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Inevitably this versatility leads to a few compromises. Those opting for a Rohloff hub will find removing the wheel a tad more fiddly than a frame with a Rohloff-specific dropout, especially on a cold, muddy day - the wheel needs to be toggled forward or to the side before you can unhook the chain. On the plus side, there’s no moving parts – so no eccentric bottom bracket or sliders to cease or creak.

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Rohloff users with find one of Surly’s Tugnuts useful for lining up and securing the wheel, especially if you’re using the quick release version of the hub rather than solid axle one. Note that you’ll need an extra long rear skewer – the one pictured is actually for trailer-hauling duties, using an Extrawheel.

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The Troll has provision for both V brakes and discs, and massive clearances all round. It’s pictured here with 2in tyres.

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Particularly useful in these situations…

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A triangulated brace allows more top tube clearance and a stiffer frame, at the expense of internal space for a framebag. This extra top tube clearance has proved more handy than I was expecting, making hopping on and a fully laden bike a less unwieldy affair.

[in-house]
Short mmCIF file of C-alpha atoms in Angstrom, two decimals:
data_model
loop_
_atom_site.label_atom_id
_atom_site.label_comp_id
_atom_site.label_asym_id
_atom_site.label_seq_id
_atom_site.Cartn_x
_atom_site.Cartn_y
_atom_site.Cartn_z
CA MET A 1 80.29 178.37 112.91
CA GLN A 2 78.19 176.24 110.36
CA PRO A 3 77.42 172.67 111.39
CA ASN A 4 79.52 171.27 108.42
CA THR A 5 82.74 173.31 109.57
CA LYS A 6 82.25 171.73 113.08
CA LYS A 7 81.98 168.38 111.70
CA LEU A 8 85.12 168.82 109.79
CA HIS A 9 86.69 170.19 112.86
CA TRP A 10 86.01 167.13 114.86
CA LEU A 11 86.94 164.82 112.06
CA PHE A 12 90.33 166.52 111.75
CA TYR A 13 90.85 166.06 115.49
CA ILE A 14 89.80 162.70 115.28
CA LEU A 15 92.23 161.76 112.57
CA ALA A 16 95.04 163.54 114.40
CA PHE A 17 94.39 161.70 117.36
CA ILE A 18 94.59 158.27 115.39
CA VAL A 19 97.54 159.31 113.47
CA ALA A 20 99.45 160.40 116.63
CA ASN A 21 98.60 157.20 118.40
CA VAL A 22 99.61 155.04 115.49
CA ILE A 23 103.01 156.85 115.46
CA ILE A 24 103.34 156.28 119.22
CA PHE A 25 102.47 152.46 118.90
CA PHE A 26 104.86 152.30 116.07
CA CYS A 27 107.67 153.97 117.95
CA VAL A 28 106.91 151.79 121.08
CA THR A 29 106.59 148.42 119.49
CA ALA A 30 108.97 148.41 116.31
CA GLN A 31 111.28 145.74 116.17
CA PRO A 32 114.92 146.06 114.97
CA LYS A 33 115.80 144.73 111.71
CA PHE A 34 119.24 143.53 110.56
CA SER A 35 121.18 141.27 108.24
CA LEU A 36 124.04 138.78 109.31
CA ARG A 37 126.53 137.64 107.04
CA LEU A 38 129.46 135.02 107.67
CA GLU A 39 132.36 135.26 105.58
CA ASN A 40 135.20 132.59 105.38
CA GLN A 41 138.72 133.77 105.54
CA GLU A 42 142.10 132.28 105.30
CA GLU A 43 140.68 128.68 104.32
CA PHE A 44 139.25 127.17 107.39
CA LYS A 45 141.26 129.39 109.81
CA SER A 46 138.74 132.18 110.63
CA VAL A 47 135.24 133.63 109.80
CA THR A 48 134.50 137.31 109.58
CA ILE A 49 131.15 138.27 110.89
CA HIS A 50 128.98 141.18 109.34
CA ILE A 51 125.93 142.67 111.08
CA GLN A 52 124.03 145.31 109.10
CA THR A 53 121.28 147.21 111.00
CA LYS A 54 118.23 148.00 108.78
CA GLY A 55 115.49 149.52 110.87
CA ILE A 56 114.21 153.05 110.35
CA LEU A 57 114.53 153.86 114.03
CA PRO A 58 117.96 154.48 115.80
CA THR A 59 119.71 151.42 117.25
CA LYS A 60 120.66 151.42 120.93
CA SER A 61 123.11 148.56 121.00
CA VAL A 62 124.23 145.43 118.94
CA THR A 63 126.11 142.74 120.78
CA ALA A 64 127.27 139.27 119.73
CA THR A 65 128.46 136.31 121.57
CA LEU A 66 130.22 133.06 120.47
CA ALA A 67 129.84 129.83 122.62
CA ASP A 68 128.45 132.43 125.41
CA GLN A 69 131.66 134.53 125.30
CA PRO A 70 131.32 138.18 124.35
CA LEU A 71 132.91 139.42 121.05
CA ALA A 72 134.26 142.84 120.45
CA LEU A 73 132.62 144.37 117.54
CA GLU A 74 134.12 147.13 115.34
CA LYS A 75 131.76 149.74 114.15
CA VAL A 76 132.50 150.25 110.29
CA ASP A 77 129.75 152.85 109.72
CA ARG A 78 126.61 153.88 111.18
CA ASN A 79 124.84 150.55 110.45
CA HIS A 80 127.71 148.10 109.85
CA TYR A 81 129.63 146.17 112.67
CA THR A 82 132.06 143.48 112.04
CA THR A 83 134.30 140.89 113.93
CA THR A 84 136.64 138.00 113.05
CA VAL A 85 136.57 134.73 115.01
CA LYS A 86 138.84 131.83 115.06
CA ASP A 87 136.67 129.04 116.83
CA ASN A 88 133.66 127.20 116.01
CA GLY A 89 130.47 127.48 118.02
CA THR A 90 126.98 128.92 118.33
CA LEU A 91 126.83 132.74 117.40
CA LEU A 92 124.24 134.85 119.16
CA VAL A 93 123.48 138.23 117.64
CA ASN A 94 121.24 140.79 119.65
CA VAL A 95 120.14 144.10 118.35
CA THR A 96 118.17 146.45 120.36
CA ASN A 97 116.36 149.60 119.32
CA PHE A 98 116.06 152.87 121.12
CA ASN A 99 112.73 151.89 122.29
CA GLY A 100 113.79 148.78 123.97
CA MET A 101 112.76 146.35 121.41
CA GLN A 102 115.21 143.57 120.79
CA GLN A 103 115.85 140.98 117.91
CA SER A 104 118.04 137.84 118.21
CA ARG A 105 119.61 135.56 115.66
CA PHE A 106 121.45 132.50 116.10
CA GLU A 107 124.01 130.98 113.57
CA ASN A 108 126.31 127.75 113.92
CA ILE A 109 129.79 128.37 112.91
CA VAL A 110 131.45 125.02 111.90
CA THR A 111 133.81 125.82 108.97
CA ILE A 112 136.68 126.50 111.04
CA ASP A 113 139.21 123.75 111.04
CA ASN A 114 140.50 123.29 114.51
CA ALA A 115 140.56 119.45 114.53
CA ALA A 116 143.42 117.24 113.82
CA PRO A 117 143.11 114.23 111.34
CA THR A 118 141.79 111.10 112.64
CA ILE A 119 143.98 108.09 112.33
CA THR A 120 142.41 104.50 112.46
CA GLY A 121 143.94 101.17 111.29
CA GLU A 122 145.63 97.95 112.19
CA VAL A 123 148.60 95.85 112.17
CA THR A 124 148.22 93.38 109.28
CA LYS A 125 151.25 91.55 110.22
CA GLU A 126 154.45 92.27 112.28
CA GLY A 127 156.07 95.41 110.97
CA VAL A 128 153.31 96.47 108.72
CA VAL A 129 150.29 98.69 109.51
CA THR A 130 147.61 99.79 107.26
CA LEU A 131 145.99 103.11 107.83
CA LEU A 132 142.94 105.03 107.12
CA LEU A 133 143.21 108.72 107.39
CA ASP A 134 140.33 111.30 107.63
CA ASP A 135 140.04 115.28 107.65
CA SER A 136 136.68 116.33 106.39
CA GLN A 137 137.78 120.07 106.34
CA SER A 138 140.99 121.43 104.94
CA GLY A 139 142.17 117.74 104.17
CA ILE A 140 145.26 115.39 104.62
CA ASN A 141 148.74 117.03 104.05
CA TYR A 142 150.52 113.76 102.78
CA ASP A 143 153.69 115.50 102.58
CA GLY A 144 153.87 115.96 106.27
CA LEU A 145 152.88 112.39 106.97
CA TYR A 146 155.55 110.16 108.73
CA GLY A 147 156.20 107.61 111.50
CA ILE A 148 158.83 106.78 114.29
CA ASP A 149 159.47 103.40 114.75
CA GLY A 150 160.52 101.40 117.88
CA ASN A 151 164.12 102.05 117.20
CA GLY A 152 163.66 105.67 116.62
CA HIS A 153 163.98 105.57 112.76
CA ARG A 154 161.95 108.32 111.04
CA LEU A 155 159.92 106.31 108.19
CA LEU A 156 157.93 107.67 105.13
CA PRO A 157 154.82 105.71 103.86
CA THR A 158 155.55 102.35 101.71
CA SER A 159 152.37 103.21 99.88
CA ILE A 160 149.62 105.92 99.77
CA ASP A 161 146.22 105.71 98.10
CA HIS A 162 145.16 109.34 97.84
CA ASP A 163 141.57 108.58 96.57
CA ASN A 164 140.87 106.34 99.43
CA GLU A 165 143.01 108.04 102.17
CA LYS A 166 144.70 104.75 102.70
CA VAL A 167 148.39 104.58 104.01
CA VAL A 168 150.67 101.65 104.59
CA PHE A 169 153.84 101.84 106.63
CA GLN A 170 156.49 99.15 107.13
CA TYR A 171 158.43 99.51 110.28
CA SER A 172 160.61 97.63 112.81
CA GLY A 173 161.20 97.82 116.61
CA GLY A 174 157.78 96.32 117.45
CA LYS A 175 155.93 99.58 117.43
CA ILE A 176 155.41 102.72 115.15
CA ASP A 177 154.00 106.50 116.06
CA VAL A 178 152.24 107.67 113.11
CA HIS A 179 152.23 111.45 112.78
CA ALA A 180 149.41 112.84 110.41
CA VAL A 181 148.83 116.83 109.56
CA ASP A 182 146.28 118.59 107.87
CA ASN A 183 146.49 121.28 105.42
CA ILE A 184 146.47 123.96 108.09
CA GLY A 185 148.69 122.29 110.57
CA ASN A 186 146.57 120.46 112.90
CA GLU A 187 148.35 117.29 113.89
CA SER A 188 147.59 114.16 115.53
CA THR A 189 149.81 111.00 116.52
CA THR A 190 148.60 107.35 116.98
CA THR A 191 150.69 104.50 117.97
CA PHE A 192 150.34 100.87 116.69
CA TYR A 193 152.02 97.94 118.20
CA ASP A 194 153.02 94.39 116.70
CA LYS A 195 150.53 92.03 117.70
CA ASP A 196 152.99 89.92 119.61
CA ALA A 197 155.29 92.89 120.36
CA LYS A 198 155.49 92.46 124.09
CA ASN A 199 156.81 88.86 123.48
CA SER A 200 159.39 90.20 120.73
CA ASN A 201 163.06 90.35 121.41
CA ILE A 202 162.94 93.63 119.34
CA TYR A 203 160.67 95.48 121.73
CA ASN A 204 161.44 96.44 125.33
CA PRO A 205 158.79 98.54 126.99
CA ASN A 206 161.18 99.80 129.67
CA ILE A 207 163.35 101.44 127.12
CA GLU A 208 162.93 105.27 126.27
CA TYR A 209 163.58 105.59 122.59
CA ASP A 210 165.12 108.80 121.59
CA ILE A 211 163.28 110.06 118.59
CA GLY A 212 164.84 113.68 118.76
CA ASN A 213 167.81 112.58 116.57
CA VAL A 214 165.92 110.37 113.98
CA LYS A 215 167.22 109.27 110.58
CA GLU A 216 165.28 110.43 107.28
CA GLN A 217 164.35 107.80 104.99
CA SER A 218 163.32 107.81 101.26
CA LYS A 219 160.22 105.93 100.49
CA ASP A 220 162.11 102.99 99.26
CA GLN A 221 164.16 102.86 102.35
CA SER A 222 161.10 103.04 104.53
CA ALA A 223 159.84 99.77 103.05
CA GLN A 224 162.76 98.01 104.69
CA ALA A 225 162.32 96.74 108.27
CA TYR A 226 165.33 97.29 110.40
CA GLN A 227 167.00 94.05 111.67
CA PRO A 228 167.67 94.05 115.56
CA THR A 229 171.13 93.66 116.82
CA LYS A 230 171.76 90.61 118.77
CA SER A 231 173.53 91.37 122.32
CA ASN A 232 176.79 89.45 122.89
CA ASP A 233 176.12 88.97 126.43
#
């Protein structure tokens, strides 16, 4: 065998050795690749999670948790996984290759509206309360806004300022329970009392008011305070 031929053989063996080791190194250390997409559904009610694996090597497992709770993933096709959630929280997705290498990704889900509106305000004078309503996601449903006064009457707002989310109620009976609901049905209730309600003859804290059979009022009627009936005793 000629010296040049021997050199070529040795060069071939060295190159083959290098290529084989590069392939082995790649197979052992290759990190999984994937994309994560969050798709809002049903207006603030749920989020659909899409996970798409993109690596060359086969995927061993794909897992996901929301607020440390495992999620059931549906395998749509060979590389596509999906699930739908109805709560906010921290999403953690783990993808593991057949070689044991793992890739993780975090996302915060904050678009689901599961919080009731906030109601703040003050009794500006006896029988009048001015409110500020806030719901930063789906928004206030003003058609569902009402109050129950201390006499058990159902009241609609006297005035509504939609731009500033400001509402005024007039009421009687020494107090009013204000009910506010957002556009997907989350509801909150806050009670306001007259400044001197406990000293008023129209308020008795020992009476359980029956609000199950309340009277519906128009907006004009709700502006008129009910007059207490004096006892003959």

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Note the details on this frame, including these unusual cable guides, designed to run three cables at once – the two Rohloff cables and a V brake, for instance. Unfortunately Rohloff users are abandoned along the seat stay, where the guides run out.

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This said, I prefer the cleaner line of running the Rohloff cabling along the downtube and seat stays, as I think the shifting is a little lighter. The cables can easily be bunched together with a zip tie, sharing space with the disc brake hose.

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The Troll comes with provision for two water mounts, unlike the more touring-specific Long Haul Trucker, which has three. I had an extra one drilled below the downtube, so I can use one of Topeak’s Modula XL cages and carry a 1.5 litre bottle of water – perfect for topping up before camping at the end of the day. More info on these mods in the next post.

So, here’s what I like:

The rear disc tab is positioned between the seat and the chain stay, so you can run a standard rack and a mechanical disc brake. I’m using Avid BB7s with a Tubus rack on a 20in frame. There are no issues, other than the rack sitting relatively high.

Massive tyre clearances – I’ve been running 26×2.25 tyres with ample room to spare for tacky mud/donkey shit. Or even with mudguards. The Troll is rated to goliath 2.7s.

Highly adaptable frame thanks to slot dropout – derailleurs, singlespeed, Rohoff, whatever suits your preference or pocket.

Resilient – the tubing feels like it could take a knock or too, which is handy if you’re strapping it aboard a Guatemalan Chicken Bus.

‘Agent Orange’ may not be low key for stealth touring, but I like it. Certainly pops out in photos.

Reasonably priced – $495 gets you the frame and fork, though Brits might have to pay as much as £430.

And here’s what I’d like to have seen:

More eyelets! Even though the Troll doesn’t aim to be a true expedition machine, a couple on the underside of the downtube would really add to its long distance credentials. Bottle eyelets on the fork would be welcome too for bikepacking-style jaunts. (update: 2013 models have all this, and they’re purple too!)